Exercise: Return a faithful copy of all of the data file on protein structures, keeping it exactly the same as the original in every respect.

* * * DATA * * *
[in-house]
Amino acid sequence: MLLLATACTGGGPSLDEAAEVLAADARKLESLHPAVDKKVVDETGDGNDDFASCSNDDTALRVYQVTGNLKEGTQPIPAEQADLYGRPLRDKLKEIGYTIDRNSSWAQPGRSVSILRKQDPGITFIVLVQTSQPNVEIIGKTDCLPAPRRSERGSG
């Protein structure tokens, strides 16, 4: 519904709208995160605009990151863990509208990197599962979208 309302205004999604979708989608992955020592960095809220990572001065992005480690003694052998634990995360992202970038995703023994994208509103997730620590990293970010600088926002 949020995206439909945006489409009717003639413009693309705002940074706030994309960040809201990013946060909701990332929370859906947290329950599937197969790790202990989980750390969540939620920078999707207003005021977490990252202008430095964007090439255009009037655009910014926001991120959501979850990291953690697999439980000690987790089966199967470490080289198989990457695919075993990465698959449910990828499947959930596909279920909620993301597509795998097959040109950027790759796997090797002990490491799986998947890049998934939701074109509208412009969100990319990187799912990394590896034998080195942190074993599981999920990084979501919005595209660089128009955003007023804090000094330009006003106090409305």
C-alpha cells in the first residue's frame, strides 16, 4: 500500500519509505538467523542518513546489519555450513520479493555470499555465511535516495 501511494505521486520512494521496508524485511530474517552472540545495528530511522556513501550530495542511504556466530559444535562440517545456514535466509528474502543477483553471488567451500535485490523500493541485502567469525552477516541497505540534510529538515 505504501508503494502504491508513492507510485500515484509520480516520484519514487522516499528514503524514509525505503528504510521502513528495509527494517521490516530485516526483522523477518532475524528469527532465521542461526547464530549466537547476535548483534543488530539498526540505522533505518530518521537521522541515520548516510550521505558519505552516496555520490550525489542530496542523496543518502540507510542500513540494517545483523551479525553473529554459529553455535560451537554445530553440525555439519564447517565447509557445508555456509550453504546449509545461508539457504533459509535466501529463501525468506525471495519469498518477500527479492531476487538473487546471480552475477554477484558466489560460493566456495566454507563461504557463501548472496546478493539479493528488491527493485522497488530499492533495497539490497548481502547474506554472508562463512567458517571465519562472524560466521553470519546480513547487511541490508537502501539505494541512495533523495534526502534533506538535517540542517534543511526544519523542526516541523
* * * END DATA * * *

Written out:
[in-house]
Amino acid sequence: MLLLATACTGGGPSLDEAAEVLAADARKLESLHPAVDKKVVDETGDGNDDFASCSNDDTALRVYQVTGNLKEGTQPIPAEQADLYGRPLRDKLKEIGYTIDRNSSWAQPGRSVSILRKQDPGITFIVLVQTSQPNVEIIGKTDCLPAPRRSERGSG
């Protein structure tokens, strides 16, 4: 519904709208995160605009990151863990509208990197599962979208 309302205004999604979708989608992955020592960095809220990572001065992005480690003694052998634990995360992202970038995703023994994208509103997730620590990293970010600088926002 949020995206439909945006489409009717003639413009693309705002940074706030994309960040809201990013946060909701990332929370859906947290329950599937197969790790202990989980750390969540939620920078999707207003005021977490990252202008430095964007090439255009009037655009910014926001991120959501979850990291953690697999439980000690987790089966199967470490080289198989990457695919075993990465698959449910990828499947959930596909279920909620993301597509795998097959040109950027790759796997090797002990490491799986998947890049998934939701074109509208412009969100990319990187799912990394590896034998080195942190074993599981999920990084979501919005595209660089128009955003007023804090000094330009006003106090409305």
C-alpha cells in the first residue's frame, strides 16, 4: 500500500519509505538467523542518513546489519555450513520479493555470499555465511535516495 501511494505521486520512494521496508524485511530474517552472540545495528530511522556513501550530495542511504556466530559444535562440517545456514535466509528474502543477483553471488567451500535485490523500493541485502567469525552477516541497505540534510529538515 505504501508503494502504491508513492507510485500515484509520480516520484519514487522516499528514503524514509525505503528504510521502513528495509527494517521490516530485516526483522523477518532475524528469527532465521542461526547464530549466537547476535548483534543488530539498526540505522533505518530518521537521522541515520548516510550521505558519505552516496555520490550525489542530496542523496543518502540507510542500513540494517545483523551479525553473529554459529553455535560451537554445530553440525555439519564447517565447509557445508555456509550453504546449509545461508539457504533459509535466501529463501525468506525471495519469498518477500527479492531476487538473487546471480552475477554477484558466489560460493566456495566454507563461504557463501548472496546478493539479493528488491527493485522497488530499492533495497539490497548481502547474506554472508562463512567458517571465519562472524560466521553470519546480513547487511541490508537502501539505494541512495533523495534526502534533506538535517540542517534543511526544519523542526516541523